Who Built the Lyceum?

I admit I’m spending far too much time this week glued to my television and/or computer watching the latest updates on Hurricane Irma. Something I do when I’m watching too much TV is to sort through stacks of papers that I’ve built up over the last however many months and try to be productive, and while doing that this time, I came across a copy I had printed of a short, fascinating book published  by J.W. Crary, Sr. in 1890 titled, Sixty Years a Brickmaker: A Practical Treatise on Brickmaking and Burning. . . .

Well, why don’t you read the whole title for yourselves?

On the suggestion of an experienced brick mason, I had found this book on the Internet Archive, where I downloaded it to read through. After reading it, you’ll be on your way, like I am, to being able to make brick from scratch with no sweat, but what caught my eye after I started it and the reason I’m creating a post about it here, are Crary’s accounts of his work in the South, and specifically Mississippi in the antebellum era. This is what the Introduction (“Biographical Sketch of the Author of this Book”) says about his career:

Mr. Crary [a native of Ohio] worked with his father until the late autumn of 1834, when he went South, and was, up to the close of our war of the States, a constant jobber, contractor, manufacturer, and superintendent as brickmaker, and part of the time as brick layer, just the same as his father had been from Mr. Crary’s earliest boyhood.

. . . .

As Mr. Crary’s writings show, some of his prominent work was making the brick by contract for the U.S. Arsenal at Little Rock, Arkansas, in 1840 and 1841; making and laying the brick for the State University of Mississippi, in 1845, and 1846; superintending the making of all the No. 1 brick for the U.S. Custom House, in New Orleans, in 1852, ’53, and ’54 . . .

pp. vii-viii

This line drawing of Crary is pretty great–doesn’t he look like a crusty old brick mason who wrote a book called “Sixty Years a Brickmaker”?

Anyway, in case you missed it in the quote above, Crary is credited with “making and laying the brick for the State University of Mississippi, in 1845, and 1846.” The “State University” of course, is not “Mississippi State University,” but that other one, the “University of Mississippi” in Oxford. William Nichols was the architect who laid out the initial plan with the Circle as its organizing core, and he designed a number of buildings for the new campus, mostly completed by 1848. Presumably, Crary was engaged in one of the earliest tasks on any construction project, a task that had to start up to a year or more before building could start–the process of taking clay out of the ground and turning it into brick. The quote above also credits him as the brick layer for Ole Miss. Since construction took several years, not just 1845 and 1846, it’s not clear whether he did all the brick laying, but he probably did all of the brick making for the original buildings. The most famous original building is the Lyceum, but the Croft Institute is also an early building that Crary may have had a role in building, although it may date to the early 1850s.

As an added aside, later in the book, Crary recalls the New Orleans Custom House project, one of the largest building projects in the U.S. up to its time:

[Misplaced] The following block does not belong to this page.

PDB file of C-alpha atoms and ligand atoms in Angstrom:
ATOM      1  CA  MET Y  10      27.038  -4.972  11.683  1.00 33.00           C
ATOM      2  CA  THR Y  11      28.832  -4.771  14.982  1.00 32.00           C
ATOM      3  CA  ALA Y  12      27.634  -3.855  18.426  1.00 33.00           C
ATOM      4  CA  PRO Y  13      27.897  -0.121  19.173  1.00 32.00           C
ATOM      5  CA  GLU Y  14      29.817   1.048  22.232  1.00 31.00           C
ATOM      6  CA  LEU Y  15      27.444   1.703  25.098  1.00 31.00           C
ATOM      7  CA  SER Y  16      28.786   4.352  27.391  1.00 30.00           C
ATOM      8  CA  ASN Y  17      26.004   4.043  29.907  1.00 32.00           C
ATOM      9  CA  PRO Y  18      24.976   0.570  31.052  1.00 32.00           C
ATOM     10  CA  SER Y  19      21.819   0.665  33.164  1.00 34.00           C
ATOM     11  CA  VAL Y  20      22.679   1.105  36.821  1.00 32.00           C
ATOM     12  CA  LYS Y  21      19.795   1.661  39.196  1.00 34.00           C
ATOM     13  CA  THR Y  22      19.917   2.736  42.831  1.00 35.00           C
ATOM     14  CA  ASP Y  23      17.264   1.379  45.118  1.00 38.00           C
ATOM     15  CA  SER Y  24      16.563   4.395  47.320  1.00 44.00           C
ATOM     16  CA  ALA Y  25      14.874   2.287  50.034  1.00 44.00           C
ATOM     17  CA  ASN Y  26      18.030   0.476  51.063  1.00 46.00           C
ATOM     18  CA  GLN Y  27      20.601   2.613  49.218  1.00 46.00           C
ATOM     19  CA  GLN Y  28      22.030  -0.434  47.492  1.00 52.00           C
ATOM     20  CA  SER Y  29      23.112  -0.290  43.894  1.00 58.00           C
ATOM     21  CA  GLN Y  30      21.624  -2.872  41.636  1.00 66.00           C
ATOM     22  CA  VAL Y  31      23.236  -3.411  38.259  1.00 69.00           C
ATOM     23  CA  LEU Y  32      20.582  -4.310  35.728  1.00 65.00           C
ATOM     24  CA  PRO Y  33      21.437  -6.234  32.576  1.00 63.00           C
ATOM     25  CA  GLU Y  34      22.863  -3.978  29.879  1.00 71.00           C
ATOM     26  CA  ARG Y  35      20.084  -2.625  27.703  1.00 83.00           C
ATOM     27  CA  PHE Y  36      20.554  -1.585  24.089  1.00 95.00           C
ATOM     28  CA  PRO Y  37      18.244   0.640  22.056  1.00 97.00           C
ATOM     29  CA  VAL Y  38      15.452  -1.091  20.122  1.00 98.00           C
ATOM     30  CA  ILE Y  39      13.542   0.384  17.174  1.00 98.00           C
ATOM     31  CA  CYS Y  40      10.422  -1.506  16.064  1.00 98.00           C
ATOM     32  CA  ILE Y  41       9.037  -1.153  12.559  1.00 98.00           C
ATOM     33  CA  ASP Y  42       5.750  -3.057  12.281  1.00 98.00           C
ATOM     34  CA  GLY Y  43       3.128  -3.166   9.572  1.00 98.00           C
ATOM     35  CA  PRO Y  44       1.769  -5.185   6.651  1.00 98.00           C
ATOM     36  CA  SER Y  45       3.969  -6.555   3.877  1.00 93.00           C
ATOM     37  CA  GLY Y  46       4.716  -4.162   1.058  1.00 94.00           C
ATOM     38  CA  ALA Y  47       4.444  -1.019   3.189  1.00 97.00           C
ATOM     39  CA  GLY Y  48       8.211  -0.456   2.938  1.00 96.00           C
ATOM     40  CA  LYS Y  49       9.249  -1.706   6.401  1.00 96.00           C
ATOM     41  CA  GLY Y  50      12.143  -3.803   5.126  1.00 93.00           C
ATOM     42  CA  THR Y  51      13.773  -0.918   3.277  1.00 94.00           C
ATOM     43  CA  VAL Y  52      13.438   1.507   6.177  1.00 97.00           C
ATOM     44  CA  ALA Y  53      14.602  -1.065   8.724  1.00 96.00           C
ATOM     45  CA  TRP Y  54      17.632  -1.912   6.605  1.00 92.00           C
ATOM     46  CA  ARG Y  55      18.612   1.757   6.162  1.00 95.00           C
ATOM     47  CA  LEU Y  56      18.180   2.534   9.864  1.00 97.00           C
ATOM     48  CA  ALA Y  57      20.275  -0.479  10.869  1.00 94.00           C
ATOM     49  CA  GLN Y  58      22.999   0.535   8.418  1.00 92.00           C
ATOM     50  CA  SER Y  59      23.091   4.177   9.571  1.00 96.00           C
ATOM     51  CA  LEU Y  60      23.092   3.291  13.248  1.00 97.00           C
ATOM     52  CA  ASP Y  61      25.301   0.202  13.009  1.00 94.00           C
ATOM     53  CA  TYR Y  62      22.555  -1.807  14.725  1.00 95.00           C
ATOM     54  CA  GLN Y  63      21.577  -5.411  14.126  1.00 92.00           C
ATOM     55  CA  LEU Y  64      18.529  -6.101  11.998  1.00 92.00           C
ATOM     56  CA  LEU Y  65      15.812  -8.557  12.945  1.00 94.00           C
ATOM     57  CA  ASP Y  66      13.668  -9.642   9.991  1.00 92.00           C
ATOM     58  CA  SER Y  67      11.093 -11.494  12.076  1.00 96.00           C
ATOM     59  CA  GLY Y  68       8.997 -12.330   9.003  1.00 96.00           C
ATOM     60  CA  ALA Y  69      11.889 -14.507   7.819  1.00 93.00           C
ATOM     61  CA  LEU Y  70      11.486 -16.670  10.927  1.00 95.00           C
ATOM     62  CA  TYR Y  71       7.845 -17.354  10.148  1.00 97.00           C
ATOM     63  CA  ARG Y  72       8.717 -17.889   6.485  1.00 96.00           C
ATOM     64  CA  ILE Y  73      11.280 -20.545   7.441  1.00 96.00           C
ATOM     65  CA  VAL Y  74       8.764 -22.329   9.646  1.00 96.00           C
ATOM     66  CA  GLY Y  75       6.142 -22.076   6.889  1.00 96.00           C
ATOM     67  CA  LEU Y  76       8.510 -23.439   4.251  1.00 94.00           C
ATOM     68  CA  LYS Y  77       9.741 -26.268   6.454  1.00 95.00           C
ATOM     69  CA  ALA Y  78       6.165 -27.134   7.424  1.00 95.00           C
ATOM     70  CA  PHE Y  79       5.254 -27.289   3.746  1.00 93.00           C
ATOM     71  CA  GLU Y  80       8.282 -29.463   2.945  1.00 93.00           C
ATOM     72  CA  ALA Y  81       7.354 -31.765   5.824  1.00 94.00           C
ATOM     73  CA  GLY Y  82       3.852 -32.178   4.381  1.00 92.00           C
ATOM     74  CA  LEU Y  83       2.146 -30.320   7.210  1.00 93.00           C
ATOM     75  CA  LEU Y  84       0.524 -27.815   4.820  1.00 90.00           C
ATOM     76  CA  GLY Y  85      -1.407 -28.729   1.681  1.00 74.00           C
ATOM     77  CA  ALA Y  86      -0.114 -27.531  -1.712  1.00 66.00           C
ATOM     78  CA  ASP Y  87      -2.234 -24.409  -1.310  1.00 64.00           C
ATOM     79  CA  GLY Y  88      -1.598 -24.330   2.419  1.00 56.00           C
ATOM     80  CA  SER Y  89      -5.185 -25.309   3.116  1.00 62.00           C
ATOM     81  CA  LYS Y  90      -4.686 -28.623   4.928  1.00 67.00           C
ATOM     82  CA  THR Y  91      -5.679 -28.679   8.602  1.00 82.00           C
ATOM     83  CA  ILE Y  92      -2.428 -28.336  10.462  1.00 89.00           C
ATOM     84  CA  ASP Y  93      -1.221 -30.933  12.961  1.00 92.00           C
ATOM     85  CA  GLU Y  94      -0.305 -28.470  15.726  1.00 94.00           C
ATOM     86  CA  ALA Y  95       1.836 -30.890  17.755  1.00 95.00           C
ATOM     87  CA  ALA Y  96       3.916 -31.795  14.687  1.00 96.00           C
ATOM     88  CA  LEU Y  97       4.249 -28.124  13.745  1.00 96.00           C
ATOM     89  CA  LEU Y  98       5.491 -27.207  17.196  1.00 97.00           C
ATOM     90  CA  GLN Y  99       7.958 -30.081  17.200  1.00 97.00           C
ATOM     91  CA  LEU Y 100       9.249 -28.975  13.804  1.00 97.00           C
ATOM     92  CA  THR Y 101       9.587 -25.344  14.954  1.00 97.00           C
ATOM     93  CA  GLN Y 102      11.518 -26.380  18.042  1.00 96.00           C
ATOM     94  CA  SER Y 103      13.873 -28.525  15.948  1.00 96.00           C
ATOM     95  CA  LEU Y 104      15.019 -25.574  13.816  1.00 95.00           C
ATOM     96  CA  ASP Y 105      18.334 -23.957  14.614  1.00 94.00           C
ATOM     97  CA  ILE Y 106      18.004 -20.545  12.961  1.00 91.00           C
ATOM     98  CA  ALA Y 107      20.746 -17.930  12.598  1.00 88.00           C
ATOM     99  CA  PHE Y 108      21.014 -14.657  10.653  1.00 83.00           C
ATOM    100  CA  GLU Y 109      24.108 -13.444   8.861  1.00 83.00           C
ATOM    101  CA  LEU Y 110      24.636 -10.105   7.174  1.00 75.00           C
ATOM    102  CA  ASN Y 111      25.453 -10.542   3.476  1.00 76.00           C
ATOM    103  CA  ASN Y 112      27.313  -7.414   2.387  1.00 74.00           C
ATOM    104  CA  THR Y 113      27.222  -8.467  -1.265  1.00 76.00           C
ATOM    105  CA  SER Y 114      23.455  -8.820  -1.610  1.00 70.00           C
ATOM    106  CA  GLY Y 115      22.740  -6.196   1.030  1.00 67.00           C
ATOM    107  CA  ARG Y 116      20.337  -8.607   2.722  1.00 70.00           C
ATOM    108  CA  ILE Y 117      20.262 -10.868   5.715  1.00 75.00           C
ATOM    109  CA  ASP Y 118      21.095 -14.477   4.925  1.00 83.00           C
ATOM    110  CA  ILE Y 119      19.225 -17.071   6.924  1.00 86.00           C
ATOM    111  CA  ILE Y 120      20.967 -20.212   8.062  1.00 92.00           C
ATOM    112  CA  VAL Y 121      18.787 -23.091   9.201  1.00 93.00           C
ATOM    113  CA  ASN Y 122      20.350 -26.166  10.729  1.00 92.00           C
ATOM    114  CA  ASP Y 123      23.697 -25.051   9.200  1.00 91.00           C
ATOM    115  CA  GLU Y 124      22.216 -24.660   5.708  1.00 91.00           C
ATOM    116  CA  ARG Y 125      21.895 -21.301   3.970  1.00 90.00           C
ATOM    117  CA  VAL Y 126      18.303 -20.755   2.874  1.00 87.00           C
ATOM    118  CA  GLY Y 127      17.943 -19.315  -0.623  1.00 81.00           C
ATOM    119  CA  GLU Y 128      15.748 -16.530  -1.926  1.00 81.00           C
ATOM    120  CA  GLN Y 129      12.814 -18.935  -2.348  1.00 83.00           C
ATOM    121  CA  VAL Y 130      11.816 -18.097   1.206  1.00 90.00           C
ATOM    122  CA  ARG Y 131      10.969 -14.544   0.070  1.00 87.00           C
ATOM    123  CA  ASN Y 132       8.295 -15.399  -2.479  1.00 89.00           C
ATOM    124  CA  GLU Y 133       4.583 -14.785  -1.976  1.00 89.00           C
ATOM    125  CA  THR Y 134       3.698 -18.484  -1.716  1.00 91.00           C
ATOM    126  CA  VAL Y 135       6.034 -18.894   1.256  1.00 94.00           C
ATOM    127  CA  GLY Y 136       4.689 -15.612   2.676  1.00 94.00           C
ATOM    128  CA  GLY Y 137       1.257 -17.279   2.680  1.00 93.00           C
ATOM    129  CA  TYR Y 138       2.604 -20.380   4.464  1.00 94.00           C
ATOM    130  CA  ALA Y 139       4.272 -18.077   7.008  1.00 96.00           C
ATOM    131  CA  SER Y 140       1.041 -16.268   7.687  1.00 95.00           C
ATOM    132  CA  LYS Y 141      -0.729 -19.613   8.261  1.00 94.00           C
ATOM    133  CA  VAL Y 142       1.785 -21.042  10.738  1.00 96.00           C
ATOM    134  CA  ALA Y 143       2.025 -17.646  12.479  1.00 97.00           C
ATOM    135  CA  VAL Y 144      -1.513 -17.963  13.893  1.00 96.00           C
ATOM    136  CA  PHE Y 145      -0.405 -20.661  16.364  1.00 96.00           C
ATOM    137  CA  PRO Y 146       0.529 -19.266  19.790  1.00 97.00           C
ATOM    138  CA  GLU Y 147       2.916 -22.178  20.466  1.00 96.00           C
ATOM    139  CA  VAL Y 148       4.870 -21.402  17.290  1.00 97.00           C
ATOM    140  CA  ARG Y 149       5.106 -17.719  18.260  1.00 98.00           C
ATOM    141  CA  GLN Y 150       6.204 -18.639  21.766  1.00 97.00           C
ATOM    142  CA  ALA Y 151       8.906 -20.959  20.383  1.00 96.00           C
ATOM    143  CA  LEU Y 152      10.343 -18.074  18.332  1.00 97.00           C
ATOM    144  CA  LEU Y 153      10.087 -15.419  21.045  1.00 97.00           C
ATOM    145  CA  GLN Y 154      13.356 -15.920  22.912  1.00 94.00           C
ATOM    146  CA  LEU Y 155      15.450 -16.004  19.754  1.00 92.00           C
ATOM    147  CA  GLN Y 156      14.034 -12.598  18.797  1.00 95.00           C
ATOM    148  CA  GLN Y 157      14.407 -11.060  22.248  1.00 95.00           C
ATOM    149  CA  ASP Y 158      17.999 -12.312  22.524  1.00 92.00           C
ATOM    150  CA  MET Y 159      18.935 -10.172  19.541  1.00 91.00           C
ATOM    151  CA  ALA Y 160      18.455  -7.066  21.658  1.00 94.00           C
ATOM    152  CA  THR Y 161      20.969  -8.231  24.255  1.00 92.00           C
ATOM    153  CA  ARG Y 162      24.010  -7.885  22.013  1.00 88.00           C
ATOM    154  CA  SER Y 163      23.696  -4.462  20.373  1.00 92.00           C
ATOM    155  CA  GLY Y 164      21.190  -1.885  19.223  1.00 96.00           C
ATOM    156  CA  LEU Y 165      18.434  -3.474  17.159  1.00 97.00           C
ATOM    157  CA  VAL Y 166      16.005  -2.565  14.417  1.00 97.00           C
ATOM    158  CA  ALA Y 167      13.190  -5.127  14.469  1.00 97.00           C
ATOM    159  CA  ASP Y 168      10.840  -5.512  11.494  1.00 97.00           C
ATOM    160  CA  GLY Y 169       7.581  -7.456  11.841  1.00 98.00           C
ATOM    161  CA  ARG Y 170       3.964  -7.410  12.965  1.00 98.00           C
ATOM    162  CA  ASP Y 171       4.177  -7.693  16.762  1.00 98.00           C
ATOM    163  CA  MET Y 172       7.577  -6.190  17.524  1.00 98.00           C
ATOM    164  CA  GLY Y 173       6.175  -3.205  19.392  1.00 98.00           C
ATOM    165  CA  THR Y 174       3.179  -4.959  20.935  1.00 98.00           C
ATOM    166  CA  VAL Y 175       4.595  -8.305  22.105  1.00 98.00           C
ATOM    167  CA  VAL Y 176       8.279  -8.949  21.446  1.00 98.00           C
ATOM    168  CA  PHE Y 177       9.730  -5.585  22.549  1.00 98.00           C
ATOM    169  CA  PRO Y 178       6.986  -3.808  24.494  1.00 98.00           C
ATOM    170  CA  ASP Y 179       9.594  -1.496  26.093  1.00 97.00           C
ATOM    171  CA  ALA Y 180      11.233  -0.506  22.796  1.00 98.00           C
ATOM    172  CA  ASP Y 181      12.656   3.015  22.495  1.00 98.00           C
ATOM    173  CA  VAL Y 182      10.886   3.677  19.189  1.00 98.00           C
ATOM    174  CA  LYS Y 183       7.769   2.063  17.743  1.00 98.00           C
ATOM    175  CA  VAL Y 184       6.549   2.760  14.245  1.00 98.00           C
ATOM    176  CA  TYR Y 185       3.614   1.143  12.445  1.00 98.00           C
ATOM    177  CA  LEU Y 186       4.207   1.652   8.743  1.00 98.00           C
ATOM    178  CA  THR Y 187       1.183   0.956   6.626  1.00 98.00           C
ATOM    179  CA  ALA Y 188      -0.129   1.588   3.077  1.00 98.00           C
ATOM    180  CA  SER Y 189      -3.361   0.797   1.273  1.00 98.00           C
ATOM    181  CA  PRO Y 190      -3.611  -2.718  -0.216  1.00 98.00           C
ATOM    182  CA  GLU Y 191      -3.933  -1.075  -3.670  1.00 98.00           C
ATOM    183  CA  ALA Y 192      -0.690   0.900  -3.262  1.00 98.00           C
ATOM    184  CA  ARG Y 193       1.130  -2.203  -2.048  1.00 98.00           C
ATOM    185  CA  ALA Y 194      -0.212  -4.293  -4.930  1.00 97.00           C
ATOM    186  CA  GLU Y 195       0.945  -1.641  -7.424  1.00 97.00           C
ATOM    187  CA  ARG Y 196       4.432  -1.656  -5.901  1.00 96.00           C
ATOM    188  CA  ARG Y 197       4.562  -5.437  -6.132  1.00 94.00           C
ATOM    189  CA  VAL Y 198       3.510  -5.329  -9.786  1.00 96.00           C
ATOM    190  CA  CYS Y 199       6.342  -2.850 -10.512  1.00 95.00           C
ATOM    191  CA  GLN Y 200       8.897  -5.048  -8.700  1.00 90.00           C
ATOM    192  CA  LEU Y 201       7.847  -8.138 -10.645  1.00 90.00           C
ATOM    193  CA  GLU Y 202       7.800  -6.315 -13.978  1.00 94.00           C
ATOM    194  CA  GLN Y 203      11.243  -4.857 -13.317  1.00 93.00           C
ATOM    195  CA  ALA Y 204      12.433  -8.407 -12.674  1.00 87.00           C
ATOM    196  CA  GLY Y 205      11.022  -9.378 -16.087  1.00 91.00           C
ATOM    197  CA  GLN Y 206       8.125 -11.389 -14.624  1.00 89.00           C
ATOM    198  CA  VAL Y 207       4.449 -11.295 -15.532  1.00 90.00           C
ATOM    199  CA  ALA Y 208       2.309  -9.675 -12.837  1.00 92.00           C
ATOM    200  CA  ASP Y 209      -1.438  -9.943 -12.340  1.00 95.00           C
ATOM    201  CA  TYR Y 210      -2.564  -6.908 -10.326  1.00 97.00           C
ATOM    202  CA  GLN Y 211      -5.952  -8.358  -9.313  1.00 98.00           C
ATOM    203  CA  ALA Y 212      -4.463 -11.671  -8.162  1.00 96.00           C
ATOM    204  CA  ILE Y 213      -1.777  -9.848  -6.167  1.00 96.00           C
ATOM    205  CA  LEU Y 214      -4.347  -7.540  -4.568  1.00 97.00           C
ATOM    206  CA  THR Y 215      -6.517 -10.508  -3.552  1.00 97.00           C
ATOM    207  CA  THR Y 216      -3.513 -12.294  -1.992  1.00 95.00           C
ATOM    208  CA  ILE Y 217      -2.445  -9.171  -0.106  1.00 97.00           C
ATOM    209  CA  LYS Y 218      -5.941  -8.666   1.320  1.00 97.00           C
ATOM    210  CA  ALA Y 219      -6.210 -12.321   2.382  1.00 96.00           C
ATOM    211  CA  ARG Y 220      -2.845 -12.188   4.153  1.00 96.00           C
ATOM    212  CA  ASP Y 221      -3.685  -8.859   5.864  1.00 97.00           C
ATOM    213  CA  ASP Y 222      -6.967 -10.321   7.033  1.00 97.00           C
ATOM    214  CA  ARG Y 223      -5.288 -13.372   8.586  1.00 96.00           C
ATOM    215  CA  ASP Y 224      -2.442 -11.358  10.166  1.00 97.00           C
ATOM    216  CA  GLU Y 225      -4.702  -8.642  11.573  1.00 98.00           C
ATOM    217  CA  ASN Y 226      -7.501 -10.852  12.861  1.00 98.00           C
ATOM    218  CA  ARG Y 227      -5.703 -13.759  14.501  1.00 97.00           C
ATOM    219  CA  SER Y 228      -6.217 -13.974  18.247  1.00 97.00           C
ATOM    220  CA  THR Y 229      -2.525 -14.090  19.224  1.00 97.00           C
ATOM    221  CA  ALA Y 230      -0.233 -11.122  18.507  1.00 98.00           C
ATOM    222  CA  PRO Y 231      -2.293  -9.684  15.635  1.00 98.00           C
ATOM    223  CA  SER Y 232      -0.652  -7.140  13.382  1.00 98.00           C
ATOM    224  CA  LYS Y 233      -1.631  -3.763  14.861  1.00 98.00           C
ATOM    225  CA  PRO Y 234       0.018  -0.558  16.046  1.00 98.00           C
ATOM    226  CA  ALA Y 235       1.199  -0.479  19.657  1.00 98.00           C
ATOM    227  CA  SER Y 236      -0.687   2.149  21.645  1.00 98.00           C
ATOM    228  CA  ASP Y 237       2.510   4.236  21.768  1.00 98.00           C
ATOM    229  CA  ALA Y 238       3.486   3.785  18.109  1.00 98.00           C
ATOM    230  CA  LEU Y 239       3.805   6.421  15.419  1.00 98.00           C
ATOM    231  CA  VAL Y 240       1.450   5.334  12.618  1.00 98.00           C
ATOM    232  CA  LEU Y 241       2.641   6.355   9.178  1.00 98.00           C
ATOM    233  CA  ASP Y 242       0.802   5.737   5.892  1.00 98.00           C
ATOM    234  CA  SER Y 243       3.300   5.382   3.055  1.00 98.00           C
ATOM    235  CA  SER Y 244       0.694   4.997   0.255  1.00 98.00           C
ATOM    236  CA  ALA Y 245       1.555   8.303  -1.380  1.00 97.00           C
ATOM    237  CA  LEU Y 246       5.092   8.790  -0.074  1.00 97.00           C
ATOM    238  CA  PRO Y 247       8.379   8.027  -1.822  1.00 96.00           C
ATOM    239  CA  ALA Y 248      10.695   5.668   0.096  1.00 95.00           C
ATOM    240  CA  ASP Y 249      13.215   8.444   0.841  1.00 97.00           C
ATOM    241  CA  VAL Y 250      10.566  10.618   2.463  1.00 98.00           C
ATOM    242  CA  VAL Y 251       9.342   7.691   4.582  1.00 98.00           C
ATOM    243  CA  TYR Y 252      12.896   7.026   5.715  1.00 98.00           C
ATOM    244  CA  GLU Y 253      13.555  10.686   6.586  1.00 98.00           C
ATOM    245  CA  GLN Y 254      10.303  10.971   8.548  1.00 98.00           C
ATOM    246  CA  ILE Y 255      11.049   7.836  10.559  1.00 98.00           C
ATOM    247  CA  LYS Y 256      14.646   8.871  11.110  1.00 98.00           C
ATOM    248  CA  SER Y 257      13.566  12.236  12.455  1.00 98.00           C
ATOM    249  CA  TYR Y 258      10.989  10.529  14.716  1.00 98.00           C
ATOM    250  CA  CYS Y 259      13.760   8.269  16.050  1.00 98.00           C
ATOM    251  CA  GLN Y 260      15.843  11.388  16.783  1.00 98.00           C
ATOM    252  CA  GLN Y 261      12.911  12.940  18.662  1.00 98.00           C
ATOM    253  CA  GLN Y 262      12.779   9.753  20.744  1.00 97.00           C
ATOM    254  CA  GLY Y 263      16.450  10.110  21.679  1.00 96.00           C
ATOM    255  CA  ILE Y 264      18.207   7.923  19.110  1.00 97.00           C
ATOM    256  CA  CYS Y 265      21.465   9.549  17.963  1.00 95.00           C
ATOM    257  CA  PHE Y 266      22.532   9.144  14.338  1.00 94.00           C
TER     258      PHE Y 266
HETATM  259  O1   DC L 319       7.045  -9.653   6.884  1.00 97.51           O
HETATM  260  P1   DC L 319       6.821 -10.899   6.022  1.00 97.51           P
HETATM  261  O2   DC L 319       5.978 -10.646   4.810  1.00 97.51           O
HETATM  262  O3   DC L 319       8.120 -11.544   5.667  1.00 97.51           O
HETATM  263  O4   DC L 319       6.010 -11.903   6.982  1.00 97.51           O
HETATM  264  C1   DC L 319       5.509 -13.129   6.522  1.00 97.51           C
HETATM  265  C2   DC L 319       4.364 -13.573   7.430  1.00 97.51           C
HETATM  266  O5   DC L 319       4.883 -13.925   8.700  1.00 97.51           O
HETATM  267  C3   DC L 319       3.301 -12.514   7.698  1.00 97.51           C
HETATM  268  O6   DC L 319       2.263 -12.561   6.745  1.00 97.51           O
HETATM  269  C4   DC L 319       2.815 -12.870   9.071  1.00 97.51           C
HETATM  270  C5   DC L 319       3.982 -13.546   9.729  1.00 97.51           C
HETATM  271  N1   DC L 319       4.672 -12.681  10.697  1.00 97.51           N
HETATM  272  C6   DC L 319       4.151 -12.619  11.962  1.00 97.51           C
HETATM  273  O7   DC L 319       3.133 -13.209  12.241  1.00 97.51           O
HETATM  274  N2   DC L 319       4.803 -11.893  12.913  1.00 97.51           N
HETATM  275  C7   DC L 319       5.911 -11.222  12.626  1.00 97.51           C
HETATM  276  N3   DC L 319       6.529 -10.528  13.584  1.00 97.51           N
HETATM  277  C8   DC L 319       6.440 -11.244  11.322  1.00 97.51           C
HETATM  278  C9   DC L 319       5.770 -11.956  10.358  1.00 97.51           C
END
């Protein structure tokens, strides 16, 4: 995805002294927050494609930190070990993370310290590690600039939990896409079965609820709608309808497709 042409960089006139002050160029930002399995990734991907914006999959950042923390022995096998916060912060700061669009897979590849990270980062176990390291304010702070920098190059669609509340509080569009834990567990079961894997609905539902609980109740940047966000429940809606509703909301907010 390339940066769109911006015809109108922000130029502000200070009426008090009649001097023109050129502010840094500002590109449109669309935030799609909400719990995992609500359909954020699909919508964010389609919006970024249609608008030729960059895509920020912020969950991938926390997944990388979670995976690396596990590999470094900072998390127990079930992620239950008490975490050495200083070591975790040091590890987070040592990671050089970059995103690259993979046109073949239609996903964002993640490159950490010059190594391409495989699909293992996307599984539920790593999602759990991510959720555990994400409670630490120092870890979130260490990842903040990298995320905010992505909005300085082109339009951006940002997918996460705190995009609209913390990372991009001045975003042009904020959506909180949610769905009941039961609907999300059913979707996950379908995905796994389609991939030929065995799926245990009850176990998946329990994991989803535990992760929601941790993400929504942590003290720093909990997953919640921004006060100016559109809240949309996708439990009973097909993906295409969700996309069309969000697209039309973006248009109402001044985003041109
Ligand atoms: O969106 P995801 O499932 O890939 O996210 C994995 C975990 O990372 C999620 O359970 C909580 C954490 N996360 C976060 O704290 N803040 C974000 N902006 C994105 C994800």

At one place I had charge of a dry press machine that made twenty thousand brick per day, also of tempered clay, molding by hand twenty thousand. I set and burned both kinds of brick in the same kiln, about half of each. I found that the dry pressed brick “dried off” slower than the mud brick, and the fire was slower in getting out at the top, but after “fires were up” the dry pressed brick burned out faster than the mud brick, and were ready to be “closed up” sooner, though, “fired” the same way, but slower the first thirty-six hours. Those brick were made for the large United States Custom House in New Orleans, in 1850 and ’51. The officer in charge came to our yard to inspect the first kiln, which was very thoroughly burned, and though prejudiced against dry pressed brick, after a fair and full test, pronounced the dry prssed brick superior to the mud brick.

This brick yard was on Biloxi Bay, in the State of Mississippi.

pp. 13-14

According to the General Services Administration, “the majority of the [U.S. Custom House] is constructed of brick sheathed in gray granite from Quincy, Massachusetts.” So unlike the Lyceum, where you can view Mr. Crary’s handiwork at close range, at the Custom House, you’ll have to search to find some exposed brick to pay homage. Nevertheless, it’s good to know that there’s a big piece of Biloxi Bay sitting right on Canal Street in New Orleans. All thanks to a crusty old brickmaker, Mr. J.W. Crary, Sr.

U.S. Custom House, New Orleans (1848-1881). Front elevation. Historic American Buildings Survey. Dan Leyrer, Photographer. July 1963. HABS LA,36-NEWOR,57-1
New Orleans,LA

Categories: Historic Preservation


3 replies

  1. W & I had talked about this book in a Word of the Week post earlier this year,
    Wondering what would be the reason for selecting to paint and pencil a brick building when quality bricks were at hand. I supposed that the large amount of fuel to dry the clay and the associated fuel costs that would be passed on to the customer was likely the deciding factor as to why a building was painted and penciled even when quality pressed brick is available. Seems cost has always driven just about ever building decision.

    Liked by 1 person

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